The mantle of Mars is thought to be very similar to Earth’s, too. It is said to be up to 2500km thick, but more recent estimates put it at around 50-70% of this thickness. It is made up of silicon, magnesium, iron and oxygen, as well as a rocky texture. Outside of this is the crust, which could be as thick as 50km – this is made up of volcanic rock.
The Atmosphere on Mars
The atmosphere on Mars is made up primarily of carbon dioxide, with small amounts of nitrogen and argon, and only traces of oxygen, and others gases. The air on Mars is only around 0.1% oxygen, which is bad for humans, as obviously this is not enough for us to breathe (by comparison, the oxygen makes up more than 20% of the Earth’s atmosphere).
The atmosphere on Mars is a lot thinner than that of Earth – the thinness of a planets atmosphere is due to many factors, like the planets temperature and it’s gravitational pull. Because the atmosphere on Mars is so thin, it’s not possible for water to be found on it’s surface – the atmospheric pressure prevents this.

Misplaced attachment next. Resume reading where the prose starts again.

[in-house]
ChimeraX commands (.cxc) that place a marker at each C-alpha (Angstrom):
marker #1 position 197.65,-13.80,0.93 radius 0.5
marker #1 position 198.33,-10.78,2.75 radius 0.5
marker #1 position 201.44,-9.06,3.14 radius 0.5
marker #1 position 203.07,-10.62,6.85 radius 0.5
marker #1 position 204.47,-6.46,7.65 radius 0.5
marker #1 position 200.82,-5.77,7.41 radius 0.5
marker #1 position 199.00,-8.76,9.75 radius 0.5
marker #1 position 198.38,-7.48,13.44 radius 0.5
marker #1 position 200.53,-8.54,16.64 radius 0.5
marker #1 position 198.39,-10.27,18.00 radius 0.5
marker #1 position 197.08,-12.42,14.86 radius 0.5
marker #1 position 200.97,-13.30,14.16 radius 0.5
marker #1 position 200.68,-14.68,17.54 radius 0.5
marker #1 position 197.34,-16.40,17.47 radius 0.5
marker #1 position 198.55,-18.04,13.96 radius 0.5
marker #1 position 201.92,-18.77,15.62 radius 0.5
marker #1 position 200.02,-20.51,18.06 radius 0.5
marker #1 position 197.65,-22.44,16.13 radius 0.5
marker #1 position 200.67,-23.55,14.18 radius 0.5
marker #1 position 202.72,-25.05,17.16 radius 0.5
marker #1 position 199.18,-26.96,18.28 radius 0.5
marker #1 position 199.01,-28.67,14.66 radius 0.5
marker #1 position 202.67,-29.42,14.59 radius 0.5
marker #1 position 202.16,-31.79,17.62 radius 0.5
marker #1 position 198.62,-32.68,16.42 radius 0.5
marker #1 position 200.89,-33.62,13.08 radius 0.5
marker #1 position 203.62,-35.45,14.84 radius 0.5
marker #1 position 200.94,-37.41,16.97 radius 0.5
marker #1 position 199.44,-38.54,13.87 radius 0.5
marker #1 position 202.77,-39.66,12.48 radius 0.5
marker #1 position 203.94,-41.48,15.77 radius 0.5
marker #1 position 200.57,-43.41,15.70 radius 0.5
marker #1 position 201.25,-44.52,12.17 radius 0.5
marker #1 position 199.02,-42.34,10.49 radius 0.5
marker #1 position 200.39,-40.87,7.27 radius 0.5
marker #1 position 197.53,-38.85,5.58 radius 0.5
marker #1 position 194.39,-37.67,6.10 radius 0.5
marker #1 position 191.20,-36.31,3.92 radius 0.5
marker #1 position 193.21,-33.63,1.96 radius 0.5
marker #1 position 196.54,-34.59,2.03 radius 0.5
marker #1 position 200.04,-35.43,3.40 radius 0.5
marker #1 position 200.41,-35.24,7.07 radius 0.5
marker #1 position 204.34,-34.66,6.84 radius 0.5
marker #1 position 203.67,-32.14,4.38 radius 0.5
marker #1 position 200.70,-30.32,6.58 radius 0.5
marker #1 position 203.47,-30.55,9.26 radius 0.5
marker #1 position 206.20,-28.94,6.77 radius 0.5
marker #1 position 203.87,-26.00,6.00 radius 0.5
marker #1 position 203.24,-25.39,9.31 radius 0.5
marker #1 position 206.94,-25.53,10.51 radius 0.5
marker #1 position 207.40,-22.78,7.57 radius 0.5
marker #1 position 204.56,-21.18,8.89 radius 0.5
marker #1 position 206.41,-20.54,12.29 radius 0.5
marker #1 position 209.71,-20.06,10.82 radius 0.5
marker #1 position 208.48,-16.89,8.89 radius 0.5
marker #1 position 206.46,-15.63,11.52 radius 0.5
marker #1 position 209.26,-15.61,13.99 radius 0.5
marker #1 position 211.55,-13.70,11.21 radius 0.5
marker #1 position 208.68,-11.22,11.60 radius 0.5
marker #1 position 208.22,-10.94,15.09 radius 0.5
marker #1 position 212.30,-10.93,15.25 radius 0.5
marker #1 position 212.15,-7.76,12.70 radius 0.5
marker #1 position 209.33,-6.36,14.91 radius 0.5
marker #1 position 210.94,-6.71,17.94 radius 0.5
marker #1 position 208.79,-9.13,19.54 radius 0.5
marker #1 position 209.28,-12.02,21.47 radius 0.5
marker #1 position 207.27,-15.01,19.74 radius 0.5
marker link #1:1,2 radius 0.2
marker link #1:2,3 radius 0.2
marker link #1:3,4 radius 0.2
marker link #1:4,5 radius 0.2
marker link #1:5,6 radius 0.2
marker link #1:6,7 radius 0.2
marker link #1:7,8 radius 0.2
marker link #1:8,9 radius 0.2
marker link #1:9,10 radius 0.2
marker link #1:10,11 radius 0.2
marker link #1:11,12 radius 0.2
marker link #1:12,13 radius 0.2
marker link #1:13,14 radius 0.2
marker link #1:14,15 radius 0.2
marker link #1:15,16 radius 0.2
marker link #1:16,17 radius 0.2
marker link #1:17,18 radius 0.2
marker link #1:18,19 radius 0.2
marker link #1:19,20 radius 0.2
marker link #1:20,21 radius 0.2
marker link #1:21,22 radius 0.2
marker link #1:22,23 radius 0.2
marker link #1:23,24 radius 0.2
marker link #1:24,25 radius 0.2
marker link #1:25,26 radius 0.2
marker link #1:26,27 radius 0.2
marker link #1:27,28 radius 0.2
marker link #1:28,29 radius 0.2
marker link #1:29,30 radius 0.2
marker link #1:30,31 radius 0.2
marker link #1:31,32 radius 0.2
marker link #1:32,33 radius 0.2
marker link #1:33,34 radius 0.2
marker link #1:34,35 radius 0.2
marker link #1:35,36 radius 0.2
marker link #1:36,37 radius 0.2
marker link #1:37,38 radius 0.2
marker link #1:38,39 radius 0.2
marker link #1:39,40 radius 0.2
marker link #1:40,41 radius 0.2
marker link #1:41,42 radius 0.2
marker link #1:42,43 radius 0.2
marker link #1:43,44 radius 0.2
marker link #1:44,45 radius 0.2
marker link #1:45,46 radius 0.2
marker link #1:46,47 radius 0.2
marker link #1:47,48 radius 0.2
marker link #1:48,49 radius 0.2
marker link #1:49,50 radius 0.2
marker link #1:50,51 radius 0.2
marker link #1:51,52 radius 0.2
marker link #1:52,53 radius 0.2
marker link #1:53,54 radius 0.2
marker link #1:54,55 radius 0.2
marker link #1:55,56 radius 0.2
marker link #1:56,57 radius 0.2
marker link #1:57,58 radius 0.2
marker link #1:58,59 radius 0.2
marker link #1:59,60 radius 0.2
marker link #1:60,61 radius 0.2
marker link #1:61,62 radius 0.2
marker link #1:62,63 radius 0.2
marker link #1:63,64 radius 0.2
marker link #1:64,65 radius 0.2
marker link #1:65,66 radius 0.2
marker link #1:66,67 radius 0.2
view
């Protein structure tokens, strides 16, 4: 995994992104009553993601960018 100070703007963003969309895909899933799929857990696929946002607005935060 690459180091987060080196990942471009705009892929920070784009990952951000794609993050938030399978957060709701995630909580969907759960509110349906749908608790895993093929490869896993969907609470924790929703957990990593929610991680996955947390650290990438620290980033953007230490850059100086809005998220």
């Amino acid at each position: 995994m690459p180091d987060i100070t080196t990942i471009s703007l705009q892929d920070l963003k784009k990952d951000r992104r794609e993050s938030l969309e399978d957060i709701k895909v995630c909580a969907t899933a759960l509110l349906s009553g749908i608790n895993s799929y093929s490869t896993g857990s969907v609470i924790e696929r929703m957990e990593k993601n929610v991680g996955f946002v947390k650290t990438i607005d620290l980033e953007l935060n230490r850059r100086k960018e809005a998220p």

Moons of Mars
Mars is well known for its two moons, Phobos and Deimos. These moons were discovered more than 140 years ago, and are quite a strange shape.
Phobos has a super short orbit time, and completes one full orbit in only 7 hours and 39 minutes. It’s the bigger of the two moons.
Deimos is much further away from Mars than Phobos, almost 15,000 miles away! It has a 3.9 miles radius.
More Facts About Mars
- There’s 37.5% gravity than there is on the Earth. So, a 200lb man would weigh just 75lbs on Mars.
- Mars takes it’s name from the Roman God of War. The Greek equivalent of Mars is known as Ares.
- We think that Mars core is made up of solid iron and nickel, the same as Earth.
- The average temperature on Mars is approximately -60°. Although this is cold, it is more likely humans could survive this temperature than any other planet.
- The atmosphere on Mars is primarily carbon dioxide, and it’s 100x thinner than the atmosphere on Earth.
- Although it has a thinner atmosphere, Mars still has dust storms that reach speeds of 60mph.
- Mars has two moons, named Phobos and Deimos. They are named after Ares (the Greek equivalent of Mars) twin sons of Fear and Terror.
- Mars has no rings, however new evidence released suggests that Mars has had rings in the past.
- There are more than 200,000 thousand craters on Mars, however we only have around 1,000 recorded.
- The largest crater on Mars is named Huygens, after the Dutch astronomer Christian Huygens.